Project: Social (and other) media exclusion

Contributed by Randy Sarvis - Wilmington College

Wilmington College freshman Jason Altmayer checks his phone for text messages and social media posts.

WILMINGTON — A class of Wilmington College students took a look at how the nation’s obsession with social media is, by some measure, preventing them from living their lives both in person and in the present.

Corey Cockerill had her Communication Arts 131 class participate in a 24-hour media exclusion project in which they not only refrained from watching television, playing musical devices and listening to the radio, but also they could not speak or text on their cell phones, surf the Internet or engage in social media applications.

That’s right — no texting, Tweeting, Instagram, Snapchat or Facebook. No Android, iPad, iPod or iPhone. Ay yi yi.

Cockerill, associate professor of communication arts and agriculture, said the students kept a journal in which they reflected upon their feelings and reactions both during and after the daylong media blackout.

She believes their responses are very telling and “may lend insight into the impact of social media on student quality of life and educational performance.”

Some of the students’ reactions included: “We really don’t have conversations anymore. Now we have to make them.” “We experience the illusion of privacy. But, really, we’re telling our deepest secrets to machines.” “I’m realizing now that we are lazy and depend on technology to do our work, solve our problems and deliver to us endless entertaining media.”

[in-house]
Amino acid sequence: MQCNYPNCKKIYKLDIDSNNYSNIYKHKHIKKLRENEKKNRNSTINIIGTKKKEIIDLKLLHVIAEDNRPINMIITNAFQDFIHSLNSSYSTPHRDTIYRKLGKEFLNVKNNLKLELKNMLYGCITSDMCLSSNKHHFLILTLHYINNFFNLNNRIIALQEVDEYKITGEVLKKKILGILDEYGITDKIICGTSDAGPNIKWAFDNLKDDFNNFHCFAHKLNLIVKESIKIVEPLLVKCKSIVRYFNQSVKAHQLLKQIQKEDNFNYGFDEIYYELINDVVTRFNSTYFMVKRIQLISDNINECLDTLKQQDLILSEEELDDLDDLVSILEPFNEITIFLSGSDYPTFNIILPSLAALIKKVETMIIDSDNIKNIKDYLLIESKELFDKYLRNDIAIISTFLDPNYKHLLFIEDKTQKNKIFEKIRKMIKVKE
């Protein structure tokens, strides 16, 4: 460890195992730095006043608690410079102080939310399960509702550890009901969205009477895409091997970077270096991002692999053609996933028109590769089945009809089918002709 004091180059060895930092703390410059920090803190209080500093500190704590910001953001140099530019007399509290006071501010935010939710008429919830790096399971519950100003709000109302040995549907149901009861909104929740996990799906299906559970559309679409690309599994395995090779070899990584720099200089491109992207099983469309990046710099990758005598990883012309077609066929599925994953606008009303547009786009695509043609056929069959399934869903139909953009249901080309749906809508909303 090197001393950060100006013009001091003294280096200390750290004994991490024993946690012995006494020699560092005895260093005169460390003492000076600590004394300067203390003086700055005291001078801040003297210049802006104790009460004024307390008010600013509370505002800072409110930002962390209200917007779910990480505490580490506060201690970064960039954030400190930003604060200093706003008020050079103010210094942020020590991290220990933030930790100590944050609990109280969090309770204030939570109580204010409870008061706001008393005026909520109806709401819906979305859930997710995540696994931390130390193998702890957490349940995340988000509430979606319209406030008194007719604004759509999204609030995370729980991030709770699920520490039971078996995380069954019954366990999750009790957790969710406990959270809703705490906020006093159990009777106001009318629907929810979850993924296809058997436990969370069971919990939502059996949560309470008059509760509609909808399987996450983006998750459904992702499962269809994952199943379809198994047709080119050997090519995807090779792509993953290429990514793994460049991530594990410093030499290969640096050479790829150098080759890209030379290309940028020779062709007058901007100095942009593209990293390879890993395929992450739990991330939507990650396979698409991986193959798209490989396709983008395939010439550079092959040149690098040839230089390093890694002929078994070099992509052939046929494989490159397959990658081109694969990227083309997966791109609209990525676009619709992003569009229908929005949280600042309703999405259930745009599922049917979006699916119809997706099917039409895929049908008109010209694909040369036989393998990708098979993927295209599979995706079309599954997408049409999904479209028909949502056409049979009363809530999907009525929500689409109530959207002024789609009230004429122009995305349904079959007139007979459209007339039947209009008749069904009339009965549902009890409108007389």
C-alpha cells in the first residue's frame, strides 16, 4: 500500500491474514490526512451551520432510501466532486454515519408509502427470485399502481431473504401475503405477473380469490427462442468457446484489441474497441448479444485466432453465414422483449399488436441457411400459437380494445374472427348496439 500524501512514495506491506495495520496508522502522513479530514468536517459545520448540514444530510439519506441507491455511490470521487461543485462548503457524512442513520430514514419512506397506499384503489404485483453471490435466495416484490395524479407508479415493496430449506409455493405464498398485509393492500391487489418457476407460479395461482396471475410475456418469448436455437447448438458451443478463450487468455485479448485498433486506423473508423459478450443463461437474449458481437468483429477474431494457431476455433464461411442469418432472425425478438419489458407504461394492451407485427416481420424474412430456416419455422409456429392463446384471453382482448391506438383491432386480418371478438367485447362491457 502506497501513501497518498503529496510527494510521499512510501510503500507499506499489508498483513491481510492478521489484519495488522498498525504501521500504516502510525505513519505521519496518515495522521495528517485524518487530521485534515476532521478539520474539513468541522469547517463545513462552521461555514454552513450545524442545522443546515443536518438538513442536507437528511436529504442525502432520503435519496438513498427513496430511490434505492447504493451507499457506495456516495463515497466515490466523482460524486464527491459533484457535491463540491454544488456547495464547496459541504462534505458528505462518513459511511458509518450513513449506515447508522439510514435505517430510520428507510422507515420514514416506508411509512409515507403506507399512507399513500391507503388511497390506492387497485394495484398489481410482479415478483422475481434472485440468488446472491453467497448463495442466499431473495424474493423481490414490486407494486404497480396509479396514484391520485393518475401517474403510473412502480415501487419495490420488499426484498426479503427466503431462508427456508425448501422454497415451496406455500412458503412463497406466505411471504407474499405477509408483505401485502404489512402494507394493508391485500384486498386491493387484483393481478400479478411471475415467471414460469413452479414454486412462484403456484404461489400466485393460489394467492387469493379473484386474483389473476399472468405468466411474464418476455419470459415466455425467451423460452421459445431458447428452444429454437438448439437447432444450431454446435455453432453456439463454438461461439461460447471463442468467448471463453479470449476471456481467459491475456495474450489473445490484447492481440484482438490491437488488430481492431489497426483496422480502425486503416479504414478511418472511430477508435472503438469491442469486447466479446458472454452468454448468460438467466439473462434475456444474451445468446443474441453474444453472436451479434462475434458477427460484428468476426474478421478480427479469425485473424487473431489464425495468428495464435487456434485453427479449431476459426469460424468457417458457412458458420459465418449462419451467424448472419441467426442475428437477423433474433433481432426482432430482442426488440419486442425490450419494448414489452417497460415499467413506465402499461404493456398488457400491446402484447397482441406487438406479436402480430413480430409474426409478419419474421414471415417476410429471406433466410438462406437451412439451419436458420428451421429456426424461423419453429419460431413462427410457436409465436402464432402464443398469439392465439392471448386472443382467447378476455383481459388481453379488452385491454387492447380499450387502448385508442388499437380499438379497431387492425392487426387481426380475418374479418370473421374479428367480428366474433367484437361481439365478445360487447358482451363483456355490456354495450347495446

Another student gained insight into the narcissistic phenomenon that is the “selfie” photograph: “Pictures certainly allow you to remember a moment. But, why do we want to capture moments in which we’re doing nothing but holding up our arms in front of our faces?”

Some realized how being without social media significantly changed their daily routine, not to mention how the 24-hour scenario gave them withdrawal symptoms.

“I had to animate myself more than normal because I didn’t have my emojis.” “That day my friends and I made real plans, rather than what I call ‘hectic moments in groups.’” “Aimless scrolling has become an important wake-up and go-to-sleep process.”

Speaking of sleep, one student commented, “I think phones are the reason people have sleep disorders. They keep you from falling asleep, and give you anxiety about waking up and checking back in.” “Normally I spend the day walking around in a fog, like half asleep.”

“Media makes my mind numb.”

Once they were not intently viewing their phones, students observed how others were obsessed with the devices. “I actually saw parents on the phone, even while swimming with their kids at an indoor water park.”

Also, not having constant access to media appeared to enhance interpersonal interactions. “While doing this project, my communication expanded, and not just with people with whom I am comfortable. I even talked to strangers!”

Another gained insight into a cause of anxiety. “I quickly realized it wasn’t using social media that was causing my stress; it was me using social media that caused it.” “We should do this media exclusion thing on vacations and dates.”

A class member realized how smart phones “delay my work just as much as it interrupts it” while another offered the troubling exclamation that, “Media are our relationships, not just a means to them. I realized I really miss my friends.”

One student spoke of not having to deal with annoying people on Facebook. “It was a relief not to have to read about everybody’s brags, and to have to then brag in return.”

At least for 24 hours.

Wilmington College freshman Jason Altmayer checks his phone for text messages and social media posts. College freshman Jason Altmayer checks his phone for text messages and social media posts.

Contributed by Randy Sarvis

Wilmington College